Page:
property is always "Success".

<Type>
<Name>System.ServiceProcess.ServiceController</Name>
<Members>
<MemberSet>
<Name>PSStandardMembers</Name>
<Members>
<PropertySet>
<Name>DefaultDisplayPropertySet</Name>
<ReferencedProperties>
<Name>Status</Name
<Name>Name</Name>
<Name>DisplayName</Name>
</ReferencedProperties>
</PropertySet>
<Members>
<MemberSet>
<Members>
<Type>

<ScriptMethod>: Defines a method whose value is the output of a script.

The <ScriptMethod> tag must have a pair of <Name> tags that specify
the name of the new method and a pair of <Script> tags that enclose
the script block that returns the method result.

For example, the ConvertToDateTime and ConvertFromDateTime methods of
management objects (System.System.Management.ManagementObject) are
script methods that use the ToDateTime and ToDmtfDateTime static
methods of the System.Management.ManagementDateTimeConverter class.

<Type>
<Name>System.Management.ManagementObject</Name>
<Members>
<ScriptMethod>
<Name>ConvertToDateTime</Name>
<Script>
[System.Management.ManagementDateTimeConverter]::ToDateTime($args[0])
</Script>
</ScriptMethod>
<ScriptMethod>
<Name>ConvertFromDateTime</Name>
<Script>
[System.Management.ManagementDateTimeConverter]::ToDmtfDateTime($args[0])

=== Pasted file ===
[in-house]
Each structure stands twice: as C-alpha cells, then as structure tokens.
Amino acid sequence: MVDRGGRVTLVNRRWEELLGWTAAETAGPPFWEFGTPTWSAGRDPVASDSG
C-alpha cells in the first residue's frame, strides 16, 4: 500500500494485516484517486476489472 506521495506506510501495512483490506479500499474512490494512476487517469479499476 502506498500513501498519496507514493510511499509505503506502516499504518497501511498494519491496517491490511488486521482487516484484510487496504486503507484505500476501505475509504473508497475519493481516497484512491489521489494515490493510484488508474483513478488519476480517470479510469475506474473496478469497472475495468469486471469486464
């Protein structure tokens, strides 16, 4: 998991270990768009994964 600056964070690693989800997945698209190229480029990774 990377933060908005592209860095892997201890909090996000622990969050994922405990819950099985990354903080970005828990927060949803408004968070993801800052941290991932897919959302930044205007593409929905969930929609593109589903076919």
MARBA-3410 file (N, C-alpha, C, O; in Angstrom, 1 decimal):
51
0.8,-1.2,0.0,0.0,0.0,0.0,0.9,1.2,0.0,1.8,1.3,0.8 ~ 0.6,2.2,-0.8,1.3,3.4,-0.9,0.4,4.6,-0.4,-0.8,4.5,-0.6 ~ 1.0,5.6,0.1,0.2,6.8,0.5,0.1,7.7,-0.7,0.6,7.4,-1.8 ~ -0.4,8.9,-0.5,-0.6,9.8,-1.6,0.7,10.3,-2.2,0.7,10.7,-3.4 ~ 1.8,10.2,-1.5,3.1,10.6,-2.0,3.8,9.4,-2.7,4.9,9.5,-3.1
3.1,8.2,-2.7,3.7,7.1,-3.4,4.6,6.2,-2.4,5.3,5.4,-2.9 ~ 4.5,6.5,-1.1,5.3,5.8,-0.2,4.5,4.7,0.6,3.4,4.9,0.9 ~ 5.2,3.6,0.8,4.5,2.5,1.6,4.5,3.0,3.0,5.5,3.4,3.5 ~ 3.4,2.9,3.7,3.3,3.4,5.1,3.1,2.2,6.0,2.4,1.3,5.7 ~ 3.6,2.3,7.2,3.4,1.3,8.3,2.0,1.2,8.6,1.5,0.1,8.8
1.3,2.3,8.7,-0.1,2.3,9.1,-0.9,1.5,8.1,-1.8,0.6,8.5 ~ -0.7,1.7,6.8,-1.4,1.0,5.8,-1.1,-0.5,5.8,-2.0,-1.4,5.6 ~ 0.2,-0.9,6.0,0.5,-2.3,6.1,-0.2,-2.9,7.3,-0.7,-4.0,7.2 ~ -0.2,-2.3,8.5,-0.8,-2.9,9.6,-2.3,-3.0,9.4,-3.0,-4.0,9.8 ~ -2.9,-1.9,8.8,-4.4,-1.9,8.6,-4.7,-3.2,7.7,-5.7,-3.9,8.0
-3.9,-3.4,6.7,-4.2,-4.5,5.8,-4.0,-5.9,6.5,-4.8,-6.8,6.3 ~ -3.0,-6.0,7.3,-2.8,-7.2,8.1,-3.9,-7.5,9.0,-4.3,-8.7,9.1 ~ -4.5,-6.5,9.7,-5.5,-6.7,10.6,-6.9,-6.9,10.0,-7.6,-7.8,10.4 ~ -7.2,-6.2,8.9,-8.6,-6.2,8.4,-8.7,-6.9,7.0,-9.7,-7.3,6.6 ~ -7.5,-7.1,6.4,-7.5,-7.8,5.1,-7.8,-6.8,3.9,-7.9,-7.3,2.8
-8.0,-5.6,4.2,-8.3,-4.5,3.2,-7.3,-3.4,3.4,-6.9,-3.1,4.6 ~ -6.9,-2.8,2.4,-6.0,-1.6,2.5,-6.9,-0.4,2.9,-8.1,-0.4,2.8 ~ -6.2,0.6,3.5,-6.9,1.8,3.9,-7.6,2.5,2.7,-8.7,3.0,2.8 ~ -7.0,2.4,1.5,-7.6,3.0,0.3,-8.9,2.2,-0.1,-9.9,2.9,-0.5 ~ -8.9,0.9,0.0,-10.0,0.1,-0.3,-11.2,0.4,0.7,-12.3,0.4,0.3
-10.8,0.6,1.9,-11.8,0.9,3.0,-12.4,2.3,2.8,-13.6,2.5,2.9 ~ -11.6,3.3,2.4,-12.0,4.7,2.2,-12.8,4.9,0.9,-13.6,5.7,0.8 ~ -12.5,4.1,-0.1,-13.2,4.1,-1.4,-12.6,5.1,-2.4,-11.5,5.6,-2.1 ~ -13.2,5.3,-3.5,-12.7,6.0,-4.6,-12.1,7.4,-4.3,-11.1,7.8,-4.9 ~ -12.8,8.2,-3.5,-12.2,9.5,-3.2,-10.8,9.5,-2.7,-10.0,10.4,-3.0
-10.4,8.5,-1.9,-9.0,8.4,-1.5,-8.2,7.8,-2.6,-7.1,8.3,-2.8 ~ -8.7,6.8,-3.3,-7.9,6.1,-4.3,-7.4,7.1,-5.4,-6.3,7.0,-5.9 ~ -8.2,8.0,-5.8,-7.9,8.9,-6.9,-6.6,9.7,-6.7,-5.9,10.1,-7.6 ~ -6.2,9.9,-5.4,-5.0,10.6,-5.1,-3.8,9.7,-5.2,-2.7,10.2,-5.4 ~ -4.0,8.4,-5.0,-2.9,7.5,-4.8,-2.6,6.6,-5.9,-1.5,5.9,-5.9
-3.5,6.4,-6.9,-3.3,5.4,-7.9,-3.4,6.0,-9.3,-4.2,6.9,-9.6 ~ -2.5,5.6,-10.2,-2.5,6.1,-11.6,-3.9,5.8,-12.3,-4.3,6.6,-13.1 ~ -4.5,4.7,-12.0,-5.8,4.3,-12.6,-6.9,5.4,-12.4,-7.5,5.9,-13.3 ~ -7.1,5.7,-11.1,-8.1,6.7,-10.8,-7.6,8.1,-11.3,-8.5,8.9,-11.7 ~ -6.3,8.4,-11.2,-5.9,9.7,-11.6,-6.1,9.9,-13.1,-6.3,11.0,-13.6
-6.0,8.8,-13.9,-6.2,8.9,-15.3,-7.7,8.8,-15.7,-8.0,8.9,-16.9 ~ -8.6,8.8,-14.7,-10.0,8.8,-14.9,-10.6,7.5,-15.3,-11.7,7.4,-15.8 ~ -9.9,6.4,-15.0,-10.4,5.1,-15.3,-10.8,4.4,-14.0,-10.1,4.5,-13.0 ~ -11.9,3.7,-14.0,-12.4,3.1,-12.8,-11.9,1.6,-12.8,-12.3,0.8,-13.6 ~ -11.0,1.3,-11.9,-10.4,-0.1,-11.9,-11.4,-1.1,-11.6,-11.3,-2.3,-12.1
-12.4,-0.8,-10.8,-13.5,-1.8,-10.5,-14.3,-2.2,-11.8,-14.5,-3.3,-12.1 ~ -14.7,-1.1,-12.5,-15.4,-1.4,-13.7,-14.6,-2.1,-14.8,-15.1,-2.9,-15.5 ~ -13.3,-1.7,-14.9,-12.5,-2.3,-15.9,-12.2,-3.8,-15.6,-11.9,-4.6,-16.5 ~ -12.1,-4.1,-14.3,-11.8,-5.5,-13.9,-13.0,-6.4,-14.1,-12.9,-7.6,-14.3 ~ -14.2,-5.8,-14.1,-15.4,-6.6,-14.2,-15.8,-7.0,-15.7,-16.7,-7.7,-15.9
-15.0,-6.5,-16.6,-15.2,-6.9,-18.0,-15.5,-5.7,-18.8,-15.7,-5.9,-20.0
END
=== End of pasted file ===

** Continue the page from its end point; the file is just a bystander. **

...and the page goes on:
</Script>
</ScriptMethod>
</Members>
</Type>

<ScriptProperty>: Defines a property whose value is the output of a
script.

The <ScriptProperty> tag must have a pair of <Name> tags that specify
the name of the new property and a pair of <GetScriptBlock> tags
that enclose the script block that returns the property value.

For example, the VersionInfo property of files (System.IO.FileInfo
objects) is a script property that results from using the FullName
property of the GetVersionInfo static method of
System.Diagnostics.FileVersionInfo objects.

<Type>
<Name>System.IO.FileInfo</Name>
<Members>
<ScriptProperty>
<Name>VersionInfo</Name>
<GetScriptBlock>
[System.Diagnostics.FileVersionInfo]::GetVersionInfo($this.FullName)
</GetScriptBlock>
</ScriptProperty>
</Members>
</Type>

For more information, see the Windows PowerShell Software Development
Kit (SDK) in the MSDN (Microsoft Developer Network )library
at http://go.microsoft.com/fwlink/?LinkId=144538.

Update-TypeData

To load your Types.ps1xml files into a Windows PowerShell console, use
the Update-TypeData cmdlet. If you want the types in your file to take
precedence over types in the built-in Types.ps1xml file, use the
PrependData parameter of Update-TypeData. Update-TypeData affects only
the current console. To make the change to all future consoles, export
the console, or add the Update-TypeData command to your Windows
PowerShell profile.

Signing a Types.ps1xml File

To protect users of your Types.ps1xml file, you can sign the file using
a digital signature. For more information, see about_Signing.

SEE ALSO
about_Signing
Copy-Item
Get-Member
Update-TypeData

C:\Windows>powershell get-help about_type_operators -full